The current school guidelines don’t address testing, however, Holmes said school-based testing is not in the plan. For community outbreaks, including schools, the health department would consider creating a pop-up site for testing.

“In general, close contacts will be offered local options for testing (through medical providers, pharmacies and hospital sites depending on the area),” Holmes wrote in an email. “Parents are always able to accompany children for medical procedures including COVID-19 testing.”

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Holmes said all medically ordered COVID-19 tests are covered by insurance.

“If a person does not have insurance, Health (Department) will assist in getting coverage and finding a medical home for testing since health access is so important in public health,” Holmes wrote.

Who decides if school closes?

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If a positive case of COVID-19 were found in a school population, both the Agency of Education and the Department of Health would get involved to assist the school. 

The Health Department would initiate contact tracing to determine who came in close contact with the afflicted individual at the time they were infectious. 

Contact tracers would communicate with those close contacts (families) to discuss the situation and advise them on quarantine procedures. 

The health department would give guidance on disinfecting and sanitation of affected areas. Certain spaces could be closed for cleaning while the school at-large remain open.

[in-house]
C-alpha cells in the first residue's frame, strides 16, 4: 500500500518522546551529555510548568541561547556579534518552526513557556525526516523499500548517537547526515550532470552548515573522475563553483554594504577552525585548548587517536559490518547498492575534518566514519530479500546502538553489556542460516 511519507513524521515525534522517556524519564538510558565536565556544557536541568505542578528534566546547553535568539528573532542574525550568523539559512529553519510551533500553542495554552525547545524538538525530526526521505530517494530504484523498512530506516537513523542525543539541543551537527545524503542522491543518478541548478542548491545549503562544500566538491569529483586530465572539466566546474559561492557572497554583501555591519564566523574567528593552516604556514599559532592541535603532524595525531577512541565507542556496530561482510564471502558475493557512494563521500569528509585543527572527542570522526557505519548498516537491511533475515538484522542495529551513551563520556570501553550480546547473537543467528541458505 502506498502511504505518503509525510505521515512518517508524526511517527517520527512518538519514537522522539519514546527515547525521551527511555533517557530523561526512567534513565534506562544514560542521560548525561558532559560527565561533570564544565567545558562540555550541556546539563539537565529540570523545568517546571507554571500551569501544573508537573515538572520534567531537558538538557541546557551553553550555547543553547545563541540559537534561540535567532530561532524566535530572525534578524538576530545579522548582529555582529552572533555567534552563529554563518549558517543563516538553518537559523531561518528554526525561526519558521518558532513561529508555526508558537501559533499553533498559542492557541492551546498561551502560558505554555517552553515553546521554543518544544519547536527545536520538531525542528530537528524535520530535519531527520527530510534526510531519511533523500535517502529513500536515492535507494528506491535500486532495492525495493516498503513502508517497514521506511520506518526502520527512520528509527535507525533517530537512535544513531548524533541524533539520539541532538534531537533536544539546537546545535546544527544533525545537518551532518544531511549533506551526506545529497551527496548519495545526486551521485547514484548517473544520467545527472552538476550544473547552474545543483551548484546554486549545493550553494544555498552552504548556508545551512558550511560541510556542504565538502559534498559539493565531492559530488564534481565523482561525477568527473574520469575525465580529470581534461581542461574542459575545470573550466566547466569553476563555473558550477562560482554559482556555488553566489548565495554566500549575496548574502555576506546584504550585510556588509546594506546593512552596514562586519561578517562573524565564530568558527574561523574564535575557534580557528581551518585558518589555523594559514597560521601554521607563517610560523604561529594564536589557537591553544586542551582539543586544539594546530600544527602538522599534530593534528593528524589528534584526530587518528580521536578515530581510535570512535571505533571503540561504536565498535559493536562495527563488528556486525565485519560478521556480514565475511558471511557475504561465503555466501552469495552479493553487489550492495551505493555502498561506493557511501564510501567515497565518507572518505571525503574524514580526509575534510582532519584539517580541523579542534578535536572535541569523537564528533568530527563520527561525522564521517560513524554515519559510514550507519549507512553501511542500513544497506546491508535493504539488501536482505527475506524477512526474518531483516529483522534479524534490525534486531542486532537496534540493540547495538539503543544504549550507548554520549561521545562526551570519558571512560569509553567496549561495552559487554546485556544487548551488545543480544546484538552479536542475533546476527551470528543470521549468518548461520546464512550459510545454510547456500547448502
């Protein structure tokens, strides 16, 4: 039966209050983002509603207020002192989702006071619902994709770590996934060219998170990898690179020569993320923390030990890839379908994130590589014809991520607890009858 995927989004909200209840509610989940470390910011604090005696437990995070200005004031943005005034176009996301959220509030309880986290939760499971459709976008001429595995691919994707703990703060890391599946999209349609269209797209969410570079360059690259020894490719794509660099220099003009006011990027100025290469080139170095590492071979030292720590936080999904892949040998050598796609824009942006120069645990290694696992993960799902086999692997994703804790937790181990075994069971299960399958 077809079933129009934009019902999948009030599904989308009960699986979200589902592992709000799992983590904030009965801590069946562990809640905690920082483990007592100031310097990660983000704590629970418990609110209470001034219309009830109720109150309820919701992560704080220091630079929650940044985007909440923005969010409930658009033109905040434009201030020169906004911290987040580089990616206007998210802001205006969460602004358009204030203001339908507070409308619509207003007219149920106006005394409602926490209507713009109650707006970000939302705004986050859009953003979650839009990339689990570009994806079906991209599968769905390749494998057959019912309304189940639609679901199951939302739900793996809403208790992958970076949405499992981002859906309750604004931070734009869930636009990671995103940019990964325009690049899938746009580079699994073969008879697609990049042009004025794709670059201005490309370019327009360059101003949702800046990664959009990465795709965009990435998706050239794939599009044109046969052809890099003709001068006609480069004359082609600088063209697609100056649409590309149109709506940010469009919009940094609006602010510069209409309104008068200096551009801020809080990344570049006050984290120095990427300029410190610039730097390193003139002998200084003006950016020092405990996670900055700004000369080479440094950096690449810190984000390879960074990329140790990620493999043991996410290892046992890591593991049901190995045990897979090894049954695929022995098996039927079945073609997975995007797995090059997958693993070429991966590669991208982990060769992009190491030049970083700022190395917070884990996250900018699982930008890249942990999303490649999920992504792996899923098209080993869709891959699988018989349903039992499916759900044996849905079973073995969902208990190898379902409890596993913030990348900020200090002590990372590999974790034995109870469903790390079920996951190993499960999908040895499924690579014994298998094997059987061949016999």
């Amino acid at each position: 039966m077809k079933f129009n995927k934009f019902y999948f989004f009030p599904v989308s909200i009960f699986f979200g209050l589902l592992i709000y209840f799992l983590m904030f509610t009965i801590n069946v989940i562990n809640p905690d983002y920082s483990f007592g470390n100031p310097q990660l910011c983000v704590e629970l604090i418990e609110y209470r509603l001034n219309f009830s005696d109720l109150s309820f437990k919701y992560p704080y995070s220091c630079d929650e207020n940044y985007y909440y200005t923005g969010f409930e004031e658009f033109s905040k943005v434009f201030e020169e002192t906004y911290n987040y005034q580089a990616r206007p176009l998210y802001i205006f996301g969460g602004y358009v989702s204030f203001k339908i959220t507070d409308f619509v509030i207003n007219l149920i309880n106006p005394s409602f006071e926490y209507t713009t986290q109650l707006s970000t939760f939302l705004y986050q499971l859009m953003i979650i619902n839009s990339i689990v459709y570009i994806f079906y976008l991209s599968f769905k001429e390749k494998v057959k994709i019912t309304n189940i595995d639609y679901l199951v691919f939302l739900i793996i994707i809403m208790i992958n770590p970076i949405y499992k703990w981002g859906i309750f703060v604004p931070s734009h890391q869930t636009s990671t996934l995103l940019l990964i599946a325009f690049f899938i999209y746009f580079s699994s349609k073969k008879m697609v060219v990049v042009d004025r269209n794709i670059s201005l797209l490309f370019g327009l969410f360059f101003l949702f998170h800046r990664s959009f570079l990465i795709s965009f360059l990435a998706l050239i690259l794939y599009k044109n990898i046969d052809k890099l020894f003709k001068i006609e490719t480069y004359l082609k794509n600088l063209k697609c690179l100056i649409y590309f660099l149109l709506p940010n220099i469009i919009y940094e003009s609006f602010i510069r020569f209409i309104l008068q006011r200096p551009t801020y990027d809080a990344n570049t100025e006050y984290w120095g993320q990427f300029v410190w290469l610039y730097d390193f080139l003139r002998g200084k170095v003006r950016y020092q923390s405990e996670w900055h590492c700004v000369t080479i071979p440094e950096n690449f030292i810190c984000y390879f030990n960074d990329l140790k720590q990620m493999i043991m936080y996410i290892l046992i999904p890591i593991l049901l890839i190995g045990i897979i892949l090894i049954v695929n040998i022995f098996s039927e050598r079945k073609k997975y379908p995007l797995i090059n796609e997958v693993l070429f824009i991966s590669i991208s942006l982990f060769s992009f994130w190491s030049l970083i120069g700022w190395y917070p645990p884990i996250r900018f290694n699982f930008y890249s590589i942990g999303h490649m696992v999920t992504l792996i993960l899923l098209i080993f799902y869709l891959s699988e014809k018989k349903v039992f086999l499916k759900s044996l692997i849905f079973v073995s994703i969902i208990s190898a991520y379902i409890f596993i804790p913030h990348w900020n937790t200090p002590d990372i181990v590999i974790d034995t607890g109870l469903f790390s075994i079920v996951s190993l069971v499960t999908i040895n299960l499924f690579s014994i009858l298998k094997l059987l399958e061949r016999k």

Holmes said the health department has four public health nurses available every day for calls from school leadership, childcare and camps.

“Agency of Education and Health Department leadership are working on a decision-making matrix around school closure that will be based on data and epidemiology,” she said.

Health checks on the bus

Daily health checks at school entrances were described in detail in the school guidelines. However, health checks will also be required “prior to boarding the bus,” the guidelines state.

A bus monitor, rather than the bus driver, would conduct these checks. Other than the monitor wearing masks, eye protection and gloves, the guidelines do not provide much more detail. 

Would the health checks take place off the bus at the bus stop? If so, how would it occur during extreme weather?

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“Each Local Education Agency will work on implementing the guidance including how to conduct health screenings during colder months and inclement weather,” Holmes said.

More details to come

Ted Fisher, director of communication for the Agency of Education, said many of these questions dealt with decision-making issues around changing COVID-19 conditions. 

“We will be working closely with the Department of Health to publish decision-making guidelines to bring clarity to these complex issues,” Fisher wrote in an email. “I expect these guidelines will be published before the end of July.”

“Much of the critical work to safely reopening school must be done at the local level, and AOE is working closely with our partners at VDH and stakeholders to provide that support,” Fisher wrote. “We are continuing to support local planning for reopening schools by answering questions and providing clarification to existing guidance as needed.”

Contact April Barton at abarton@freepressmedia.com or 802-660-1854. Follow her on Twitter @aprildbarton.